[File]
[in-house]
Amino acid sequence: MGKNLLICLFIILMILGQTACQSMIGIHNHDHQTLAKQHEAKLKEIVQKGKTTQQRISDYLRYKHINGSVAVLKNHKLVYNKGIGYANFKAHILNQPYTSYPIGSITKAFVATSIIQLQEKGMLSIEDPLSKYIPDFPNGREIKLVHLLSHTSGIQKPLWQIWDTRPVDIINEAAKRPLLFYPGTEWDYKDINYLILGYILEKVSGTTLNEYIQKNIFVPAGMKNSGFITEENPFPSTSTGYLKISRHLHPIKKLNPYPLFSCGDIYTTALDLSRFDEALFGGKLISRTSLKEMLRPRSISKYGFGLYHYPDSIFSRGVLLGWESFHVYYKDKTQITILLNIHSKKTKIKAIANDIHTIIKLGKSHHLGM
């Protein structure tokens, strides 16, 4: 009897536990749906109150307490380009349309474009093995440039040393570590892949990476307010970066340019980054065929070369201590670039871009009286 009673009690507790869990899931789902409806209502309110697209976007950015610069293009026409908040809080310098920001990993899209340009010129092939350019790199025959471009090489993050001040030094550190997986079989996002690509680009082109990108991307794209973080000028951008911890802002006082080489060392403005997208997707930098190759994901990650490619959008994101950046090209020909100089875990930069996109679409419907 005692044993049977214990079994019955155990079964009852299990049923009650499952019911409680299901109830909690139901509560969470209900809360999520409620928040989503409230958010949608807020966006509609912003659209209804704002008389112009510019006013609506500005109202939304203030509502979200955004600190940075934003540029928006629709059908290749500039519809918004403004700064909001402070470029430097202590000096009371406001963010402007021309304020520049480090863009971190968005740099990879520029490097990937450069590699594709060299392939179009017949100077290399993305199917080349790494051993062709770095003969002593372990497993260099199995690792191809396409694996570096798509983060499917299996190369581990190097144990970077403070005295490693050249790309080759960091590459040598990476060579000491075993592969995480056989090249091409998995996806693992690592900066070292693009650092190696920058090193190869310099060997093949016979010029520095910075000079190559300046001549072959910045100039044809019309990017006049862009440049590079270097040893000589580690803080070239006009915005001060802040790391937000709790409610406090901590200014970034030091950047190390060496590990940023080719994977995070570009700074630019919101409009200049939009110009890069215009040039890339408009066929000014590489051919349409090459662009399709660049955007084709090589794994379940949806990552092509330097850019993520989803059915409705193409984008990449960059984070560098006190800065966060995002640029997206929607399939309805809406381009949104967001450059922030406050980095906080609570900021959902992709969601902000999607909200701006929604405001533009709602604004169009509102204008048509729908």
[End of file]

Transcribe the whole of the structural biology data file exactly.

[in-house]
Amino acid sequence: MGKNLLICLFIILMILGQTACQSMIGIHNHDHQTLAKQHEAKLKEIVQKGKTTQQRISDYLRYKHINGSVAVLKNHKLVYNKGIGYANFKAHILNQPYTSYPIGSITKAFVATSIIQLQEKGMLSIEDPLSKYIPDFPNGREIKLVHLLSHTSGIQKPLWQIWDTRPVDIINEAAKRPLLFYPGTEWDYKDINYLILGYILEKVSGTTLNEYIQKNIFVPAGMKNSGFITEENPFPSTSTGYLKISRHLHPIKKLNPYPLFSCGDIYTTALDLSRFDEALFGGKLISRTSLKEMLRPRSISKYGFGLYHYPDSIFSRGVLLGWESFHVYYKDKTQITILLNIHSKKTKIKAIANDIHTIIKLGKSHHLGM
């Protein structure tokens, strides 16, 4: 009897536990749906109150307490380009349309474009093995440039040393570590892949990476307010970066340019980054065929070369201590670039871009009286 009673009690507790869990899931789902409806209502309110697209976007950015610069293009026409908040809080310098920001990993899209340009010129092939350019790199025959471009090489993050001040030094550190997986079989996002690509680009082109990108991307794209973080000028951008911890802002006082080489060392403005997208997707930098190759994901990650490619959008994101950046090209020909100089875990930069996109679409419907 005692044993049977214990079994019955155990079964009852299990049923009650499952019911409680299901109830909690139901509560969470209900809360999520409620928040989503409230958010949608807020966006509609912003659209209804704002008389112009510019006013609506500005109202939304203030509502979200955004600190940075934003540029928006629709059908290749500039519809918004403004700064909001402070470029430097202590000096009371406001963010402007021309304020520049480090863009971190968005740099990879520029490097990937450069590699594709060299392939179009017949100077290399993305199917080349790494051993062709770095003969002593372990497993260099199995690792191809396409694996570096798509983060499917299996190369581990190097144990970077403070005295490693050249790309080759960091590459040598990476060579000491075993592969995480056989090249091409998995996806693992690592900066070292693009650092190696920058090193190869310099060997093949016979010029520095910075000079190559300046001549072959910045100039044809019309990017006049862009440049590079270097040893000589580690803080070239006009915005001060802040790391937000709790409610406090901590200014970034030091950047190390060496590990940023080719994977995070570009700074630019919101409009200049939009110009890069215009040039890339408009066929000014590489051919349409090459662009399709660049955007084709090589794994379940949806990552092509330097850019993520989803059915409705193409984008990449960059984070560098006190800065966060995002640029997206929607399939309805809406381009949104967001450059922030406050980095906080609570900021959902992709969601902000999607909200701006929604405001533009709602604004169009509102204008048509729908």